Practical steps you can take: Start with a written safety program. Document and implement authentic safety procedures. Hold weekly or bi-monthly meetings. In the construction industry, conduct ‘toolbox meetings’. Encourage employees to discuss areas they may have overlooked, and to share what worked and what didn’t. Share these proactive measures with your underwriter.
The term ‘total incurred’ refers to the overall loss your claim caused to the insurance company. Insurance carriers will refer to this number to decide if they want to renew you and at what price.
Encouraging workers to return to work as soon as possible lowers the claim’s ‘total incurred’ which in turn lowers the impact your claim will have on future premiums. Since you’re lowering the amount of missed wages incurred, you’re lowering the claim size.
This will also have a positive effect on your Experience Modification Rate, or ExMod.
Insurance companies appreciate the fact that you’re “sharing the burden” of the claim by paying light duty wages during the claim period. They also appreciate the moral stance this shows.
This can make them more inclined to renew your policy and keep your premiums at the same cost.
Practical steps you can take: Encourage employees to return to work or to light duty as soon as possible.
By exhibiting to underwriters that you're implementing smarter hiring practices, you build a case for your organization’s proactive approach towards minimizing risks and ensuring a safer work environment.
Having well-documented and smart hiring practices is a beneficial step that underwriters appreciate. It's about going beyond the basic requirements and ensuring that the employees you're bringing on board are fit for the tasks they will be undertaking, thereby reducing the likelihood of workplace incidents.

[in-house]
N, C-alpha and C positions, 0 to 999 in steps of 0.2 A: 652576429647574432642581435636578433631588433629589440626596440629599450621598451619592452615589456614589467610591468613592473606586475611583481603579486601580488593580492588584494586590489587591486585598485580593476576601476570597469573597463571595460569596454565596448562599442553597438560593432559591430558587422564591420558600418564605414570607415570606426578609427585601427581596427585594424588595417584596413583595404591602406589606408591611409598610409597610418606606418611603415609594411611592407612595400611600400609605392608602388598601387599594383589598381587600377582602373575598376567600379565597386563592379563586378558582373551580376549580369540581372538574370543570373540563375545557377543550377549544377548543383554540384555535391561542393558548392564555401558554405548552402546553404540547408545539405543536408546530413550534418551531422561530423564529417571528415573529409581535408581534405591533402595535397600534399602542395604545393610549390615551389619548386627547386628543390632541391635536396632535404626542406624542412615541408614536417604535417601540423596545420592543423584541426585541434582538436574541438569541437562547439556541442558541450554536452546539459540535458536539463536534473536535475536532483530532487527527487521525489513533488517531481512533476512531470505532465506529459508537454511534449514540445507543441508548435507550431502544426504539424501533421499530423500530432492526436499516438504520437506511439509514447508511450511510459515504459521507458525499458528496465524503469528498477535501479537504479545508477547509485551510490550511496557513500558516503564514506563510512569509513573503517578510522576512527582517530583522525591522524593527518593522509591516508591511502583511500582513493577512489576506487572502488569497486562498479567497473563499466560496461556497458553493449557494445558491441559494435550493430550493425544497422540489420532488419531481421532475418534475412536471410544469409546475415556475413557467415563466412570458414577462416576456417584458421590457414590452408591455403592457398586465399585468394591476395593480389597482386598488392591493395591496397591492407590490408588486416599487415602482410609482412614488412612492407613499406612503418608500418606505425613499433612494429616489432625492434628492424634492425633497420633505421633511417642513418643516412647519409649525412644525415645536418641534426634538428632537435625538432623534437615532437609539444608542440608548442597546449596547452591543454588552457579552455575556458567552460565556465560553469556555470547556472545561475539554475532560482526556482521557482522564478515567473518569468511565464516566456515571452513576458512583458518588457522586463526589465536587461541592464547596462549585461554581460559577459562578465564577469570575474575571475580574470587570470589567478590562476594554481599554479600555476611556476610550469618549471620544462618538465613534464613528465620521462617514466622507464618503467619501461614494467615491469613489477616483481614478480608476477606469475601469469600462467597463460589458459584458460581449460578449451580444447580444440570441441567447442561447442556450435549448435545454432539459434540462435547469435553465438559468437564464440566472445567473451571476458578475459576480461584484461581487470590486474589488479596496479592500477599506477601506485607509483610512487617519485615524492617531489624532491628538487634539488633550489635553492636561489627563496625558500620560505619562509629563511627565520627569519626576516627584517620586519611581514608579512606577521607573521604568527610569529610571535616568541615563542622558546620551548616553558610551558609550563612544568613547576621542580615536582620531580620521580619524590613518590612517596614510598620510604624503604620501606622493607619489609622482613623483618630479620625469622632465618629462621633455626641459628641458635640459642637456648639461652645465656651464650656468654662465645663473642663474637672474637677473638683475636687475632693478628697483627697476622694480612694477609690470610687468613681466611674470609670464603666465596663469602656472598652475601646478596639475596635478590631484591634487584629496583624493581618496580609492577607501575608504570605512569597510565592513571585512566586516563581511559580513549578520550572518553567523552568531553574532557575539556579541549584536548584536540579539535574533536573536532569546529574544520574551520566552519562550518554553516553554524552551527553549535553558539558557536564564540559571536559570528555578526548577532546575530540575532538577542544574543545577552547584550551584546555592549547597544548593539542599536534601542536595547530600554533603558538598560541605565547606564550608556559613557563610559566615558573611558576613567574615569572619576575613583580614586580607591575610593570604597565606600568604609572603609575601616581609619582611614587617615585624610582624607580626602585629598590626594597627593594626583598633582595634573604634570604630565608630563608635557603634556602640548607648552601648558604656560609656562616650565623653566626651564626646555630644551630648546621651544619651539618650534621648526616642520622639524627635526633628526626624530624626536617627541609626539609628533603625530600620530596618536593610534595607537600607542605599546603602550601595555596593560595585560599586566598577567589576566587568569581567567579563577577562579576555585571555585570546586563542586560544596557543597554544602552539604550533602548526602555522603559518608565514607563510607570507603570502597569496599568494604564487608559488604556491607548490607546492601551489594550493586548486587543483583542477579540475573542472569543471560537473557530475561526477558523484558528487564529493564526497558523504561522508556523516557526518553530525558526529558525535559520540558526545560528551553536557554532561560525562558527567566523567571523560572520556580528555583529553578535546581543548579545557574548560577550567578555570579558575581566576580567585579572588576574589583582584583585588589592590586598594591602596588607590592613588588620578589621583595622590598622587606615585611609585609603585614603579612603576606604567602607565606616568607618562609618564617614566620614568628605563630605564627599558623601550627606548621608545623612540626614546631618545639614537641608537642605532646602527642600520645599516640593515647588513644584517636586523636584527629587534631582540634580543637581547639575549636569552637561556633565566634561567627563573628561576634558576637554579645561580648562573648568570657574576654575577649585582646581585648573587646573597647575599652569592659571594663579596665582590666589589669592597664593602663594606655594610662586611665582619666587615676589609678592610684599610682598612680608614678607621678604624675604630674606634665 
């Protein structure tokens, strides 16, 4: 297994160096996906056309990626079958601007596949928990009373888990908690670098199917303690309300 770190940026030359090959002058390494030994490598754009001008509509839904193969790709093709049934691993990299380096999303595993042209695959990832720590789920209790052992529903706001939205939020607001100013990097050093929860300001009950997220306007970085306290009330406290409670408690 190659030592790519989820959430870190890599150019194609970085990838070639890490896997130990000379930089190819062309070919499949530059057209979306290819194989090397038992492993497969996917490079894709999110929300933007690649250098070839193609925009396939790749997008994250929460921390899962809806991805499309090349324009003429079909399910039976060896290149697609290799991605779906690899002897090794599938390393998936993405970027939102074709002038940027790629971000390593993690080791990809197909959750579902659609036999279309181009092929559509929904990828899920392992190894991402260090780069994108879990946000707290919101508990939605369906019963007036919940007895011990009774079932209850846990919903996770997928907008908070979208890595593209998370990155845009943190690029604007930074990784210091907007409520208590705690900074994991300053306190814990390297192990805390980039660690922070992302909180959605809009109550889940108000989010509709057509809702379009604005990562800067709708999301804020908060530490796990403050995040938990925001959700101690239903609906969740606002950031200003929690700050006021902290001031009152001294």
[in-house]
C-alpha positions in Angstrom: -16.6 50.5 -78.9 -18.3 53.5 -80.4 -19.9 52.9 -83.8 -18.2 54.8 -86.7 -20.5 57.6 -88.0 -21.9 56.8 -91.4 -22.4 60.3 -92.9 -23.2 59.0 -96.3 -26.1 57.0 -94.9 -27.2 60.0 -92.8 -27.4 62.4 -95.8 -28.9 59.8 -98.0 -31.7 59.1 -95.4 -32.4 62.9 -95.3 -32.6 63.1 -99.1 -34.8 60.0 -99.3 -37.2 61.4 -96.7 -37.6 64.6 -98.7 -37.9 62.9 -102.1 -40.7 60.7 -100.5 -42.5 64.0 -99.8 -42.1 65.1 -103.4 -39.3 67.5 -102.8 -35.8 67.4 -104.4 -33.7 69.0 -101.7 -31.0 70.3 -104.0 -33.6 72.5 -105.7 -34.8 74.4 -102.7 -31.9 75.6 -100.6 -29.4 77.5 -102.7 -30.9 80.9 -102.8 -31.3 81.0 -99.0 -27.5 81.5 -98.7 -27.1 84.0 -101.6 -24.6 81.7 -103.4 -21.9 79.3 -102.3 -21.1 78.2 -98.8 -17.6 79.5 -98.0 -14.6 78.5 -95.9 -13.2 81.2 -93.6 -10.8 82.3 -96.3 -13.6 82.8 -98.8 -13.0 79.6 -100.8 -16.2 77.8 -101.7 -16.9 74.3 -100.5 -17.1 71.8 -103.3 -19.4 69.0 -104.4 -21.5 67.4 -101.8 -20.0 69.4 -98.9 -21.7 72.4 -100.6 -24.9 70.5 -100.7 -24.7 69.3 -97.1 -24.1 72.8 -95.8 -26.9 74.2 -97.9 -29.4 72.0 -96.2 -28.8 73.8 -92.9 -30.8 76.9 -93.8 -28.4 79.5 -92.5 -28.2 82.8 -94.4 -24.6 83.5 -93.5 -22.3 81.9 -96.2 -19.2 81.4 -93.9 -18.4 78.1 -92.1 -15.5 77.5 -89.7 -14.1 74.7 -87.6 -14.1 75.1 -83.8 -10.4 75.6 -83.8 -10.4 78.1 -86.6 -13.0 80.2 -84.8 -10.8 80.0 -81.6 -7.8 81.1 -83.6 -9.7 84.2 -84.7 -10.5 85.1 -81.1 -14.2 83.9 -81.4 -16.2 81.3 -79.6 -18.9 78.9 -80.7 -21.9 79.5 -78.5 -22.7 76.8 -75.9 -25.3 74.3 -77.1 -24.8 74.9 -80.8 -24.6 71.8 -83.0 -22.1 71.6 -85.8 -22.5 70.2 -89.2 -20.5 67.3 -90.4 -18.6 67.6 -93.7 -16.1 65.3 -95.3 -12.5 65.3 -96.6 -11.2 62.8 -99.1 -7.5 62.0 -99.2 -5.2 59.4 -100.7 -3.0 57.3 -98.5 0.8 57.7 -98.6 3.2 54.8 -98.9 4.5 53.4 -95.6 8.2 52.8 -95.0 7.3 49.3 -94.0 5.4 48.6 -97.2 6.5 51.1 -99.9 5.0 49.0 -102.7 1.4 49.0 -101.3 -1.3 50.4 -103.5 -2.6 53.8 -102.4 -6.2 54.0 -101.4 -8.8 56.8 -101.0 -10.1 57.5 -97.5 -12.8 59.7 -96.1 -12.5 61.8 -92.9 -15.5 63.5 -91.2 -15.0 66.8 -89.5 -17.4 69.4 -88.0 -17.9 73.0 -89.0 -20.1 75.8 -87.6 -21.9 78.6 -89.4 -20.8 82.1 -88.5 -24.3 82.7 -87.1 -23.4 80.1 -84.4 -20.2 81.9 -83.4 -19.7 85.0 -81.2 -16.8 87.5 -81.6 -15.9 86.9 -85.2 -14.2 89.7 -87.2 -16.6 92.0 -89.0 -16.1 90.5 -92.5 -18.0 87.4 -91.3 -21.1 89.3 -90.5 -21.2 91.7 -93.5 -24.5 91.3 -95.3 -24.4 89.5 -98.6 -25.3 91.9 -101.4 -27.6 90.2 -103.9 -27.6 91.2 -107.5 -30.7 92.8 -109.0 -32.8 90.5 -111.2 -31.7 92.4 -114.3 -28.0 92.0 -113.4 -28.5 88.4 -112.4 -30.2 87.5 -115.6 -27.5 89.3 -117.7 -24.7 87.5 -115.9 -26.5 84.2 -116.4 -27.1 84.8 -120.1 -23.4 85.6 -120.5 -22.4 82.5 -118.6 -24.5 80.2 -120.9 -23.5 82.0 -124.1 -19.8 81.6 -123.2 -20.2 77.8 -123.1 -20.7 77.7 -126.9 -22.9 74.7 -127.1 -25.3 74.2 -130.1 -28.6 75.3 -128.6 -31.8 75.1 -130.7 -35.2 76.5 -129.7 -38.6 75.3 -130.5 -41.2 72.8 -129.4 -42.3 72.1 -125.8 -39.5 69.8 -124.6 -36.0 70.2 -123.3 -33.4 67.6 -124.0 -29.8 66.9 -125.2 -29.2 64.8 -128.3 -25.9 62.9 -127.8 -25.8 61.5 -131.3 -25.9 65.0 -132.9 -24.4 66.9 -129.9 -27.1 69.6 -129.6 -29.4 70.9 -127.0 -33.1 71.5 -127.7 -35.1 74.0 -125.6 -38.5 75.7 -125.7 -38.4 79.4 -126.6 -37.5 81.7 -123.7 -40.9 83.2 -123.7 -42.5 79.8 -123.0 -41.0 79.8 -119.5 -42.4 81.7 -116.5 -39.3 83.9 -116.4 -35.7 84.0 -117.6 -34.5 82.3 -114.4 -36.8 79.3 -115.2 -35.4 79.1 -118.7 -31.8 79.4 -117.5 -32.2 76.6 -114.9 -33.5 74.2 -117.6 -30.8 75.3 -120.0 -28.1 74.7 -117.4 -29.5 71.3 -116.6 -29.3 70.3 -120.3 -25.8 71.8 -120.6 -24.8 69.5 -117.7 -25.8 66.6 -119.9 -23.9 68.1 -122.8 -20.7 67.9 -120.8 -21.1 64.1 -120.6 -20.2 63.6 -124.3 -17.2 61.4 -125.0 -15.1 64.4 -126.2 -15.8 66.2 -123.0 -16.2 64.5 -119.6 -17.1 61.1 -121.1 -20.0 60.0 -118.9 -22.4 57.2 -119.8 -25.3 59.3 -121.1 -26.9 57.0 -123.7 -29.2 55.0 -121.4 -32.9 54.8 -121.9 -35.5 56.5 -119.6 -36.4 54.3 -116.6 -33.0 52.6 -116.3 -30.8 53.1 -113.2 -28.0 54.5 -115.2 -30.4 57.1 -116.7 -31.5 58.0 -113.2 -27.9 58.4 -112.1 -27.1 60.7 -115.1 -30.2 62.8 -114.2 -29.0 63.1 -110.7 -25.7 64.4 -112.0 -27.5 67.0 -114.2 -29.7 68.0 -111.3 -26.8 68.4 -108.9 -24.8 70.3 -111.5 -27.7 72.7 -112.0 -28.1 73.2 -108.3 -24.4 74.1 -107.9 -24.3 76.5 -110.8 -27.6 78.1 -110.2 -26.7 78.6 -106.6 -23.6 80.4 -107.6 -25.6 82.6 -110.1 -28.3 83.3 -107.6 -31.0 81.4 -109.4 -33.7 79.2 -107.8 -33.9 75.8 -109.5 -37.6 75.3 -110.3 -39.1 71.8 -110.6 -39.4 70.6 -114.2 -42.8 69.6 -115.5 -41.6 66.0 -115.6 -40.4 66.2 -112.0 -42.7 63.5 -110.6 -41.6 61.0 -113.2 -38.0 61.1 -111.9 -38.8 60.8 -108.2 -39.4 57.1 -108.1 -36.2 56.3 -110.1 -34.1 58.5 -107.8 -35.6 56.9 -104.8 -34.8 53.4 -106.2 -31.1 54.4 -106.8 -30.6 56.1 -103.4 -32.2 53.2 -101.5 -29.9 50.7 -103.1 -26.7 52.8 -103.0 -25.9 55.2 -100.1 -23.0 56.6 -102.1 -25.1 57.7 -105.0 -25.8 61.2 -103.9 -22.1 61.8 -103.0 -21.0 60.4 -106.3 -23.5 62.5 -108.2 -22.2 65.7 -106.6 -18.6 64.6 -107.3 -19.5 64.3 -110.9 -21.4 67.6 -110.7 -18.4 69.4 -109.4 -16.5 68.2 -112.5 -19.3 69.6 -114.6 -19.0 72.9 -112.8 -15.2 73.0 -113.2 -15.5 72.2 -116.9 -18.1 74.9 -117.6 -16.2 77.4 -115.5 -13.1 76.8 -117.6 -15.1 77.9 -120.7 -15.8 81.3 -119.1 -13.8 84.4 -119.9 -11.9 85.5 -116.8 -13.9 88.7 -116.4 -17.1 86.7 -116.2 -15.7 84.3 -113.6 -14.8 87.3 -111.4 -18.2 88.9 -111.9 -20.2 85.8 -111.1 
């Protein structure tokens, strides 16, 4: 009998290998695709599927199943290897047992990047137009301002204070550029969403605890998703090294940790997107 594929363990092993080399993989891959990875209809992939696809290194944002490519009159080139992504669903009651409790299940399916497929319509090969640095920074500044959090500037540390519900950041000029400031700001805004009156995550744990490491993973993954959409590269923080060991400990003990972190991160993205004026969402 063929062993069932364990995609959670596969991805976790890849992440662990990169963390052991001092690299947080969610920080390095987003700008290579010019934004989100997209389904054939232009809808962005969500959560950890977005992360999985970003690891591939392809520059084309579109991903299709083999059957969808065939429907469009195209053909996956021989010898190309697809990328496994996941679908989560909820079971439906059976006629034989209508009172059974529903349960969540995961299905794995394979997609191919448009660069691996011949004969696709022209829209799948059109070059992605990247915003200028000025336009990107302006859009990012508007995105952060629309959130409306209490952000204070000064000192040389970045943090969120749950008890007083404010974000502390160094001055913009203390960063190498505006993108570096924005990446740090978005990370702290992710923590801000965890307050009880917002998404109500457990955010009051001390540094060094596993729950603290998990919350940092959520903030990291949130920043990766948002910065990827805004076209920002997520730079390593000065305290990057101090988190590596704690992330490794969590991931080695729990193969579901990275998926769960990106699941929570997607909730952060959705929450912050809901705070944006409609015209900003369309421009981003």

Practical steps you can take: In industries that involve a lot of physical work, like construction, require physical examinations for all new hires. For positions that involve driving or operating heavy machinery, check the Motor Vehicle Records (MVRs) of potential employees.
Different industries have unique challenges and risks; tailor your hiring practices to address these. For example, in the nursing, staffing, and home health agencies, ensure that employees have the necessary certifications and clear background checks.
Yes, claims can potentially lead to increased premiums and even policy non-renewal.
But, the good news is, there are proactive steps you can take to mitigate these impacts.
Whether it's about understanding how your ExMod affects your premiums, implementing a return-to-work program, or exploring the best safety procedures, we are here to guide you.
Don’t let a workers' comp claim derail your business. Reach out to us today for an instant quote or a comprehensive consultation. Call 866-338-6388 or get your instant quote here and take a practical step towards protecting your business’s future.